For human consumption soybean meal is made into soybean flour which is processed to protein concentrates used for meat extenders or specialty pet foods. Production of edible protein ingredients from soybean offers a healthy, less expensive replacement for animal protein in meats as well as dairy-type products.
In the examples that follow, the traits and characteristics of soybean variety 93B82 are given. The data collected on soybean variety 93B82 is presented for the key characteristics and traits.
The results in Table 2A compare variety 93B82 to another similarly adapted soybean variety, 9381. The results show that variety 93B82 is significantly higher yielding than variety 9381. Variety 93B82 exhibits a significantly higher seed protein content than variety 9381. Both varieties exhibit good lodging resistance.
The results in Table 2B compare variety 93B82 to another similarly adapted soybean variety, 9392. The results show that variety 93B82 is significantly higher yielding than variety 9392. Variety 93B82 demonstrates significantly shorter plant stature than variety 9392. The Variety also exhibits a significantly higher seed protein and seed oil content variety 9392. Both varieties demonstrate good lodging tolerance and good tolerance to Phytophthora Root Rot.
The results in Table 2C compares variety 93B82 with variety 9393, both of which are similarly adapted. The results indicate that the 93B82 variety is significantly higher yielding than variety 9393. Variety 93B82 exhibits shorter plant stature and has significantly higher seed protein and seed oil content than variety 9393. Variety 93B82 also demonstrates a higher White Mold tolerance than variety 9393.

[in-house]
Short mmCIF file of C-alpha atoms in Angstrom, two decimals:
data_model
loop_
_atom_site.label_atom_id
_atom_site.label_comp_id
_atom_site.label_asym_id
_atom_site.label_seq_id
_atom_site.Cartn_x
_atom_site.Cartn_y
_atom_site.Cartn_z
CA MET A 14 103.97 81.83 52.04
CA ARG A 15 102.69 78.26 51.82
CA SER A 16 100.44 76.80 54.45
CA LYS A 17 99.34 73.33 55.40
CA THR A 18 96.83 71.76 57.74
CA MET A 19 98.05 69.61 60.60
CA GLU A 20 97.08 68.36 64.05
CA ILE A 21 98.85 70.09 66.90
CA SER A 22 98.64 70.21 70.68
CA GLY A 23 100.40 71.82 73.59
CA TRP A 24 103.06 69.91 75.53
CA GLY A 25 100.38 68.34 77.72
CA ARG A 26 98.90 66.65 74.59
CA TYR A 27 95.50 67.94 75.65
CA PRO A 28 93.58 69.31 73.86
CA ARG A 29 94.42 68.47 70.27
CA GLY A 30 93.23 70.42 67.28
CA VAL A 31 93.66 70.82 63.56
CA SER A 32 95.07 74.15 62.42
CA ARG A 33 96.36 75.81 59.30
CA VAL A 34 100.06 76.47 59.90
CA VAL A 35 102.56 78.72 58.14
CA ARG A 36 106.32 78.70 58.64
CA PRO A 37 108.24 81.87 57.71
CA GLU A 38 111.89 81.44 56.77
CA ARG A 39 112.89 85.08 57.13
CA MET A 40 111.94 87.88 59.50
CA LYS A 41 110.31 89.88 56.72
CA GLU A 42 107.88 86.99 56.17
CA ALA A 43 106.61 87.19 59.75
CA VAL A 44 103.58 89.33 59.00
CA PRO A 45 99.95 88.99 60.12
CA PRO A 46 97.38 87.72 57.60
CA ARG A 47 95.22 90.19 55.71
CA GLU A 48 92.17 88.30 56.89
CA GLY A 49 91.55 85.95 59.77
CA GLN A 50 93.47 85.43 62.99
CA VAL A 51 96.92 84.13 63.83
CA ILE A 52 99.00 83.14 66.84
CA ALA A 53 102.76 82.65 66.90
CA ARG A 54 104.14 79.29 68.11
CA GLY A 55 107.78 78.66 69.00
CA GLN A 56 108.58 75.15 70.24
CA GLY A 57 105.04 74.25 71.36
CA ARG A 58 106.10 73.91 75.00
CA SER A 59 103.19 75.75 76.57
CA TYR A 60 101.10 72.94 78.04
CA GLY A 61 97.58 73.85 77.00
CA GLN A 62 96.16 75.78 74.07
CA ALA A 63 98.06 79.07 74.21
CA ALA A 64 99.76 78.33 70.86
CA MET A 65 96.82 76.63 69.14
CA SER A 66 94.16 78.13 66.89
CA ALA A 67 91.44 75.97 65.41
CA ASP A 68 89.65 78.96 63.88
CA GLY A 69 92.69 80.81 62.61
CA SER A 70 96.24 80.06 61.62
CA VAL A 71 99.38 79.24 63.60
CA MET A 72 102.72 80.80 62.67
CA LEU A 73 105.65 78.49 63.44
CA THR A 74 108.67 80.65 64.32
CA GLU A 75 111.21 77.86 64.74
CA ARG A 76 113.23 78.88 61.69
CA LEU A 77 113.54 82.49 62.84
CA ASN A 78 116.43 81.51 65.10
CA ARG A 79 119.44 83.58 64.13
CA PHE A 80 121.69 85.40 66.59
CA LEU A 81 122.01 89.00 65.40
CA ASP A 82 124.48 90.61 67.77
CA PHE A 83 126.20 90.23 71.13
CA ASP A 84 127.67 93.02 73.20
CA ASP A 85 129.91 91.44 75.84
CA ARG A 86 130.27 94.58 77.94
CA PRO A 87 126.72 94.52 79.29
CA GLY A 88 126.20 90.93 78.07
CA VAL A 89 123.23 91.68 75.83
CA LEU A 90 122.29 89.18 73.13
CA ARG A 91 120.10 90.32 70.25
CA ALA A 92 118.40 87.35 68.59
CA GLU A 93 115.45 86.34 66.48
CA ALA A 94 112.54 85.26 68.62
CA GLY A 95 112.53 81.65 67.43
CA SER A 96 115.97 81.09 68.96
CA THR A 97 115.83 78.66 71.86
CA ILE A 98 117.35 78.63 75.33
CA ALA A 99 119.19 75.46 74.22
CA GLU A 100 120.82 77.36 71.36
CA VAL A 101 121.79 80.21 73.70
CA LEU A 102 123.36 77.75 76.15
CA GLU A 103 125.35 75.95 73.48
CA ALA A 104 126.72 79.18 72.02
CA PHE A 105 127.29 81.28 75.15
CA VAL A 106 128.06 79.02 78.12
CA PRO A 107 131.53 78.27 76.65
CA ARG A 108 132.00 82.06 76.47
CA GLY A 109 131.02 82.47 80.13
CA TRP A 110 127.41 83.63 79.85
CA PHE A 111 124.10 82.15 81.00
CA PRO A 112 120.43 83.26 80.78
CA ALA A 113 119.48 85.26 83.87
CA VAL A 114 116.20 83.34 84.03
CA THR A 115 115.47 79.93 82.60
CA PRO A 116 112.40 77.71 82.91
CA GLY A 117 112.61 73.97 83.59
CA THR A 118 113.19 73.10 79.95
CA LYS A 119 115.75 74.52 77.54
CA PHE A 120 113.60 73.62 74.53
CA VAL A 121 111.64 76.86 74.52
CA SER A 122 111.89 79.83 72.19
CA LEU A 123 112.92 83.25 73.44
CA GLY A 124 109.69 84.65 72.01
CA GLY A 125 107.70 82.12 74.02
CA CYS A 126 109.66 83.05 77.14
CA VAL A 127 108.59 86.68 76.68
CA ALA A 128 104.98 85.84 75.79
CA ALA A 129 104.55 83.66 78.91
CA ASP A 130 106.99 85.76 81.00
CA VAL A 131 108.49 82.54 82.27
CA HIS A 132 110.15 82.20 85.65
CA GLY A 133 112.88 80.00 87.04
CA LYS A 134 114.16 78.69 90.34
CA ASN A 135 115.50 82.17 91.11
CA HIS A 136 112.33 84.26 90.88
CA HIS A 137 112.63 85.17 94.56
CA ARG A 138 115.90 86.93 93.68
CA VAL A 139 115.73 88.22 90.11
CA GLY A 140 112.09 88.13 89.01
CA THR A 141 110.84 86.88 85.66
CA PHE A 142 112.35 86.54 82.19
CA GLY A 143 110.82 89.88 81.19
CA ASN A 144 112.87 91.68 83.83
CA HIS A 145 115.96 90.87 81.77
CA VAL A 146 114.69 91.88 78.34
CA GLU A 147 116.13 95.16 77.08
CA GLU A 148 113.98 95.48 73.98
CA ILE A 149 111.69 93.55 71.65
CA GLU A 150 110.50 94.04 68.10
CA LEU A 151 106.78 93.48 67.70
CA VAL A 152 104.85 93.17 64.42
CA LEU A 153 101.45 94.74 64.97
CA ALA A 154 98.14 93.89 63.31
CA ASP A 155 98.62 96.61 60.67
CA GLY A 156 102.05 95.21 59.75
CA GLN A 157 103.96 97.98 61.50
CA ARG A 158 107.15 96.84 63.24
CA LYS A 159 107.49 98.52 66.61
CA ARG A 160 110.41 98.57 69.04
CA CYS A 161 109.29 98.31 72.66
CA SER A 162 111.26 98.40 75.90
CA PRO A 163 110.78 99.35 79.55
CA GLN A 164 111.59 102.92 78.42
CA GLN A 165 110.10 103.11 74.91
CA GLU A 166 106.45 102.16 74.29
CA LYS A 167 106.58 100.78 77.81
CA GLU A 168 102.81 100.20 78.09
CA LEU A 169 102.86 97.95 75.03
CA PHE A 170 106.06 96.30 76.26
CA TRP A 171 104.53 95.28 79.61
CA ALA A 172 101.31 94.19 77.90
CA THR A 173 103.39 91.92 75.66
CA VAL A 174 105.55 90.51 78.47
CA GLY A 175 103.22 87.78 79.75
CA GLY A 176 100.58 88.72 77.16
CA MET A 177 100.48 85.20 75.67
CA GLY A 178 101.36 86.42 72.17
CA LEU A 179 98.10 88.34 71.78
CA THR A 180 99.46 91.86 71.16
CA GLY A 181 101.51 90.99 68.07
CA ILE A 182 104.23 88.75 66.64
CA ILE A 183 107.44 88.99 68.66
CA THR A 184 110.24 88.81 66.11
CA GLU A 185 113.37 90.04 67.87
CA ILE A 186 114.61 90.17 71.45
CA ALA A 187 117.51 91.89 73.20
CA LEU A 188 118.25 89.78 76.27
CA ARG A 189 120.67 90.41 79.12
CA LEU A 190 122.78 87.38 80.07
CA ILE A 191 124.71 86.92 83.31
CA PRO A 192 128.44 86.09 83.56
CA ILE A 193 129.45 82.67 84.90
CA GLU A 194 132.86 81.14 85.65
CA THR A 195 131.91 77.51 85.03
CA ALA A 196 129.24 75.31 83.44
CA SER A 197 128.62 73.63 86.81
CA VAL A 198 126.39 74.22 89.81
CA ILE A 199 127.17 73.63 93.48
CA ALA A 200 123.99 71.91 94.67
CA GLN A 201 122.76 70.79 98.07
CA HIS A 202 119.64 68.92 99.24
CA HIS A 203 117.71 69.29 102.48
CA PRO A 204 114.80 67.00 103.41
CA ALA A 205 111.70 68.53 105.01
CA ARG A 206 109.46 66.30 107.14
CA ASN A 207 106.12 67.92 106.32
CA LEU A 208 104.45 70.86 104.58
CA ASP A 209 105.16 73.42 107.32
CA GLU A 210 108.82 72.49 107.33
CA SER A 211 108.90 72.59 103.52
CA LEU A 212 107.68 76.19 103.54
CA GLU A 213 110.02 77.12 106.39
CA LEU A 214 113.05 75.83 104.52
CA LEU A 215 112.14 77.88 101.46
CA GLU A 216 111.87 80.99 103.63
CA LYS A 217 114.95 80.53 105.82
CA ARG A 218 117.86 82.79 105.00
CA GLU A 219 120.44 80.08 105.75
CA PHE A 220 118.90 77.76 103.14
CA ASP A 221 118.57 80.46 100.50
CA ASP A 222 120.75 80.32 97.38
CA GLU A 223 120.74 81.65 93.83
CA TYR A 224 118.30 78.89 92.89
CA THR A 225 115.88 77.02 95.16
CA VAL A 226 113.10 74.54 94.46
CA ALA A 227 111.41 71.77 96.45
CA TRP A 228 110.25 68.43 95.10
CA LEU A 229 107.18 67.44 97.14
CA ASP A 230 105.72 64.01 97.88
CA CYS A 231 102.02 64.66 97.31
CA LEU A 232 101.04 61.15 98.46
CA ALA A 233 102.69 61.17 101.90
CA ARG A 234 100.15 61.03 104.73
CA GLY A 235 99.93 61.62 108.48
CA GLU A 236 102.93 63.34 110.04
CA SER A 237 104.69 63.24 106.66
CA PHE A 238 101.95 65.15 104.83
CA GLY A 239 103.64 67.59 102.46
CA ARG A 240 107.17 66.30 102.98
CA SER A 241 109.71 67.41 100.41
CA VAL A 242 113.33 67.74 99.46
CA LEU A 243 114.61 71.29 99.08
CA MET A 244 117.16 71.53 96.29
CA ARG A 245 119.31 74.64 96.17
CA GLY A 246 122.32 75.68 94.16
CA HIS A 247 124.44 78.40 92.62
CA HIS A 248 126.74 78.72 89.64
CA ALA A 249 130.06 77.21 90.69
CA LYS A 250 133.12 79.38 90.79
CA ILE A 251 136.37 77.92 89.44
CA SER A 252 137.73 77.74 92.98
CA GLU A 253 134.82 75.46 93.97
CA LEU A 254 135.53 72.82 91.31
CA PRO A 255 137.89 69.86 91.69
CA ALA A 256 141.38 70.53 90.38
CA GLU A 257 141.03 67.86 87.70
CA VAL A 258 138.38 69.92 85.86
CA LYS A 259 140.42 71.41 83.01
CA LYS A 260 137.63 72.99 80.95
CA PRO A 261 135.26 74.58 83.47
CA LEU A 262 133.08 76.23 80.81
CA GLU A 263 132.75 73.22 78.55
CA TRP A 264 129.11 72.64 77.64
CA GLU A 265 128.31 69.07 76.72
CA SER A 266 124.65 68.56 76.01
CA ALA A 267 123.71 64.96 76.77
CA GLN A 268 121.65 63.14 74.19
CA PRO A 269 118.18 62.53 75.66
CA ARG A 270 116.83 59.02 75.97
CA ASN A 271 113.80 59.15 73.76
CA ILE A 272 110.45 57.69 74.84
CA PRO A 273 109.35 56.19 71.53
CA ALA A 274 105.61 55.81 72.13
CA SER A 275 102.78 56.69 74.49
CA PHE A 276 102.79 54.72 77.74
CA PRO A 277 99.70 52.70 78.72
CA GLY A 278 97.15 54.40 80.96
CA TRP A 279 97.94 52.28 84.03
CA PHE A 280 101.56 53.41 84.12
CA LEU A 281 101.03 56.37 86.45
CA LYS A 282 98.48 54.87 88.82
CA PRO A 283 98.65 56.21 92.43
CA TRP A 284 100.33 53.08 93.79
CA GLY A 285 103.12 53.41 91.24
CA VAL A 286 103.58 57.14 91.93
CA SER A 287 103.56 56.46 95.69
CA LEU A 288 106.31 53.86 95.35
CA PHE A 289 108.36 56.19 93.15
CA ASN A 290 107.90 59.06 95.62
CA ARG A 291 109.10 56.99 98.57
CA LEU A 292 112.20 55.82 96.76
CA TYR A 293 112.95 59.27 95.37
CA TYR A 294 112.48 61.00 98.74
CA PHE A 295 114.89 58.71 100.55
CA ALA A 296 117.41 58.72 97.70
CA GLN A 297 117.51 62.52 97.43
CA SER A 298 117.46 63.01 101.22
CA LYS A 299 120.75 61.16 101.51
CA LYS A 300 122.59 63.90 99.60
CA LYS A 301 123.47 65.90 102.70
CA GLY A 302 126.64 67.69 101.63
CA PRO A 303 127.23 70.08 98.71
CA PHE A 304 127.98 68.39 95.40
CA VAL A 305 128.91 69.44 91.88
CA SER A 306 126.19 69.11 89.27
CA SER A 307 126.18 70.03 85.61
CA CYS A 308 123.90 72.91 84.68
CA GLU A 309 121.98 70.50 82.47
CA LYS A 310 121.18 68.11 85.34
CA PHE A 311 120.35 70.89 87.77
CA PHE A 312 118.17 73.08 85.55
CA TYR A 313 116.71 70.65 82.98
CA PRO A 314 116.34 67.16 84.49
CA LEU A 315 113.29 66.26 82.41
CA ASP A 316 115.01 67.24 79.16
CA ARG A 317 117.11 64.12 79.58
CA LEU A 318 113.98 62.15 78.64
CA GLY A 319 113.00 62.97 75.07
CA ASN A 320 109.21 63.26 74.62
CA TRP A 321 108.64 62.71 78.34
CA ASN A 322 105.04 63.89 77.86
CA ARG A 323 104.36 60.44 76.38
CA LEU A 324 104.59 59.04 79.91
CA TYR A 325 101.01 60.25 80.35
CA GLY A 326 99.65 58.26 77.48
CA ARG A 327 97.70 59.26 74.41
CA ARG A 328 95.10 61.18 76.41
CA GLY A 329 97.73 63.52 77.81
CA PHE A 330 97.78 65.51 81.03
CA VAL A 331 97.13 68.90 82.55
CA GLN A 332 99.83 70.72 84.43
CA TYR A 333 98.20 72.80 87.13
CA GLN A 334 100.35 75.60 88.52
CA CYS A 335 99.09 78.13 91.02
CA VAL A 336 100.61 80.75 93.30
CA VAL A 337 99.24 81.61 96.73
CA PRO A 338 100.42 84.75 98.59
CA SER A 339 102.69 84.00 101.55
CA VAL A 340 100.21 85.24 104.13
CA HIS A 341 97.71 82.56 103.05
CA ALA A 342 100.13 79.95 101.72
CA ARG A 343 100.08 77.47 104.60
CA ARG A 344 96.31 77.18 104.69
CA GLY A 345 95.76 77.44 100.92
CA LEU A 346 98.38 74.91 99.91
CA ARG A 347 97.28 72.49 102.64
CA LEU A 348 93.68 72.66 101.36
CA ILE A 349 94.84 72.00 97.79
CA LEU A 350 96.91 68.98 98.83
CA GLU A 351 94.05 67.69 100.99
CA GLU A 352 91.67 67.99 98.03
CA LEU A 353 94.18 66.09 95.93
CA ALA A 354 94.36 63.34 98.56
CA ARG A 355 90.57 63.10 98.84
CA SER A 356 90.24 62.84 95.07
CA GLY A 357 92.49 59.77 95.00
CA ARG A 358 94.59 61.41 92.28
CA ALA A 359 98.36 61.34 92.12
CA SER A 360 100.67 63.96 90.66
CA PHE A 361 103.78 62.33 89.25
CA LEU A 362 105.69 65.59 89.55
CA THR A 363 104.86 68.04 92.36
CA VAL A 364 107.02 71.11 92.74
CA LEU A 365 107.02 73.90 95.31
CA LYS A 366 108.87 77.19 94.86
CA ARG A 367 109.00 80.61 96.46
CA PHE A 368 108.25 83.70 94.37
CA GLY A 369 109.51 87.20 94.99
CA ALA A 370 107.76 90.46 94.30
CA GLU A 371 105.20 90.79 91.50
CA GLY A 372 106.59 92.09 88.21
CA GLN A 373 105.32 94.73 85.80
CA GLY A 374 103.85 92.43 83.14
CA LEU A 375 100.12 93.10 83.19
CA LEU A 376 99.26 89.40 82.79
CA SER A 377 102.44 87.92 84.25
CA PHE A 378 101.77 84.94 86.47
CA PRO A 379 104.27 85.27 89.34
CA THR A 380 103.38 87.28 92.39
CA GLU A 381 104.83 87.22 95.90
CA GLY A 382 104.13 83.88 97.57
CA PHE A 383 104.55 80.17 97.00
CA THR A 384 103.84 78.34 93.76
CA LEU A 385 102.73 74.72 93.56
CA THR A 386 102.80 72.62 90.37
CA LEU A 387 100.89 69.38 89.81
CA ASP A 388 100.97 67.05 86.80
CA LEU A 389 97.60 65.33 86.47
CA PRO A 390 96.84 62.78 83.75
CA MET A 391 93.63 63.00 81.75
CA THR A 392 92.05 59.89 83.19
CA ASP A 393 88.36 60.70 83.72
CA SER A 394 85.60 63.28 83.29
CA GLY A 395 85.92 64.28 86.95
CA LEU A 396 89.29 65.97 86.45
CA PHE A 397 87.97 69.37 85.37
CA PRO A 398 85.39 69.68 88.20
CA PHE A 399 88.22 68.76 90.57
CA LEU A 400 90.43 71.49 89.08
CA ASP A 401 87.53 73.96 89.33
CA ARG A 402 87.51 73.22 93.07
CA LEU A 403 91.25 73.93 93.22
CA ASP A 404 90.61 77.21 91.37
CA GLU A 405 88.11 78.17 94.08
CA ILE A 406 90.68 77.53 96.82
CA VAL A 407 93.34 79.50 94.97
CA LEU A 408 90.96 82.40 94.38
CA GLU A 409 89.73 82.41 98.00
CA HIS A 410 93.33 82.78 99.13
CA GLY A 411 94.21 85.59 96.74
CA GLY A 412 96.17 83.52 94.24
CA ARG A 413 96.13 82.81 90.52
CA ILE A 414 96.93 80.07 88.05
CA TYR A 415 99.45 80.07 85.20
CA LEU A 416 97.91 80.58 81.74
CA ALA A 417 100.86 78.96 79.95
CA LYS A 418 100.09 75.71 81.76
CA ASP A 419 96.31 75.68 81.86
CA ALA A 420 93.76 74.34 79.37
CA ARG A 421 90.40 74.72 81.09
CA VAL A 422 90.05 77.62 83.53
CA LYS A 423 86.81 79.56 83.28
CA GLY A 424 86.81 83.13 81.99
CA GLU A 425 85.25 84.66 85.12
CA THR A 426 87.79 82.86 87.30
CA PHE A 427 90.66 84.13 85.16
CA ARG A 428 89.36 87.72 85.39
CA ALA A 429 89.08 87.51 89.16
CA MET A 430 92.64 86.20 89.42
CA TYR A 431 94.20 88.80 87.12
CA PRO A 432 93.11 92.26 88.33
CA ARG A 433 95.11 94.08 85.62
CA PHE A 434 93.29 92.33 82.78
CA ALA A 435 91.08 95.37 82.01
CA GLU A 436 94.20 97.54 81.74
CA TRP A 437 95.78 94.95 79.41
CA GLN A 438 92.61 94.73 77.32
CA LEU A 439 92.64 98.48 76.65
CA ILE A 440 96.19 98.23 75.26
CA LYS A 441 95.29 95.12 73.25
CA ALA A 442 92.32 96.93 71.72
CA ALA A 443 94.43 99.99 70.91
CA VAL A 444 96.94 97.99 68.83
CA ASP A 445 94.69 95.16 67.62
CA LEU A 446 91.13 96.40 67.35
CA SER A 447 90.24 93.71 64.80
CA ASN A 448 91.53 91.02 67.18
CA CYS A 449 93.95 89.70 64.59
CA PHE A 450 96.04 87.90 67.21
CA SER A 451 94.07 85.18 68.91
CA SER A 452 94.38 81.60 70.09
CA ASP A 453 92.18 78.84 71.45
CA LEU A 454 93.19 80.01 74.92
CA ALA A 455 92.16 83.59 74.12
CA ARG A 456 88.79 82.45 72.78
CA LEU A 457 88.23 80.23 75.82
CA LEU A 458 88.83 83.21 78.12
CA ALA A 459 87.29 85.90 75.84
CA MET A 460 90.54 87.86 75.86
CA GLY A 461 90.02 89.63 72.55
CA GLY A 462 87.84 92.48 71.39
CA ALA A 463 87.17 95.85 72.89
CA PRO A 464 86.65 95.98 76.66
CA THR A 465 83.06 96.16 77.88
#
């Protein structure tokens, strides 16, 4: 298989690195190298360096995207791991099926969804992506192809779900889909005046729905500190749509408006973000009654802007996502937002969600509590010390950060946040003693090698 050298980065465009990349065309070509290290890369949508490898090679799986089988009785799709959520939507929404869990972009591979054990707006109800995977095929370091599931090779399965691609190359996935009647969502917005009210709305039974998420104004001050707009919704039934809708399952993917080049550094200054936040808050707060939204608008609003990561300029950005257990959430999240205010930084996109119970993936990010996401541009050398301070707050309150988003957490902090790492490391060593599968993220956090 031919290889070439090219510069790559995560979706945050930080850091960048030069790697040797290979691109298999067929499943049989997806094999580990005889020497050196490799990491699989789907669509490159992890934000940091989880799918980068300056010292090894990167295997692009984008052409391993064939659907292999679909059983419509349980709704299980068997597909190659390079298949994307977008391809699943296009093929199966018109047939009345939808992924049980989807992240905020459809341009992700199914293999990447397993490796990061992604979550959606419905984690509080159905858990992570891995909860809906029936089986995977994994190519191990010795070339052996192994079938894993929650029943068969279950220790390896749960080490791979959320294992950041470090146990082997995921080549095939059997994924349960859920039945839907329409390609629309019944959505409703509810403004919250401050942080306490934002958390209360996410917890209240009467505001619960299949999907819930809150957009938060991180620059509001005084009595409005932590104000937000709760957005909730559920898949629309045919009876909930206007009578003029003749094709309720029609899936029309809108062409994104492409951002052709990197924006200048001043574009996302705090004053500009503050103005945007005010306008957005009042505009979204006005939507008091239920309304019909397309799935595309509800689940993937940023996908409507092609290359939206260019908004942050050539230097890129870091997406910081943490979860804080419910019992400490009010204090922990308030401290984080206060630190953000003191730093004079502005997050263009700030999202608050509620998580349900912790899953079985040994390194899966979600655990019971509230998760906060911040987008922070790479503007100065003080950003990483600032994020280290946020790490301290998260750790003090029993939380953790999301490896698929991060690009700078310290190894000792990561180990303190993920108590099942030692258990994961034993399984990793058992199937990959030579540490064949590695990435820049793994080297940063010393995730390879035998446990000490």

The results in Table 2D compare variety 93B82 with variety 9395, another similarly adapted line. The results show that variety 93B82 is earlier in maturity than the 9395 variety. Variety 93B82 exhibits a shorter plant stature and significantly higher protein and oil content levels than variety 9395. Both varieties exhibit good lodging resistance.
The results in Table 2E compare variety 93B82 with variety 9412, another similarly adapted line. The results show that variety 93B82 is significantly higher yielding and earlier maturing than the 9412 variety. Variety 93B82 has superior tolerance to Brown Stem Rot than variety 9412. Both varieties exhibit good lodging resistance.
The results in Table 2F compare variety 93B82 with variety 9362, another similarly adapted line. The results show that variety 93B82 is significantly higher yielding than the 9362 variety. Variety 93B82 exhibits significantly higher protein and seed oil content levels and a significantly shorter plant stature than variety 9362. Both varieties demonstrate good tolerance to Phytophthora Rot, White Mold and Brown Stem Rot.
TABLE 2A__________________________________________________________________________PAIRED COMPARISON REPORTVARIETY #1 = 93B82VARIETY #2 = 9381__________________________________________________________________________ B/A MAT PRM HGT LDG PRO OIL__________________________________________________________________________TOTAL SUM 1 59.2 125.9 38 35.4 7.3 42.7 22.9 2 56.9 125.2 38 36.1 7.5 40.5 22.8 LOCS 85 37 20 43 42 13 13 DIFF 2.3 0.7 0 0.7 0.2 2.2 0.1 PR > T .001# .081* 0.704 0.118 .050* .000# 0.457__________________________________________________________________________ WH S/LB BSR PRT MD FECL CNKR__________________________________________________________________________TOTAL SUM 1 2756.3 6.5 7.4 4.9 4.2 5.5 2 3071.9 5.8 7.6 5.3 3.3 3.0 LOCS 9 6 5 3 3 1 DIFF 315.6 0.7 0.2 0.4 0.8 2.5 PR > T .023+ 0.175 0.732 0.771 0.662__________________________________________________________________________ * = significant at the 10% level + = significant at the 5% level # = significant at the 1% level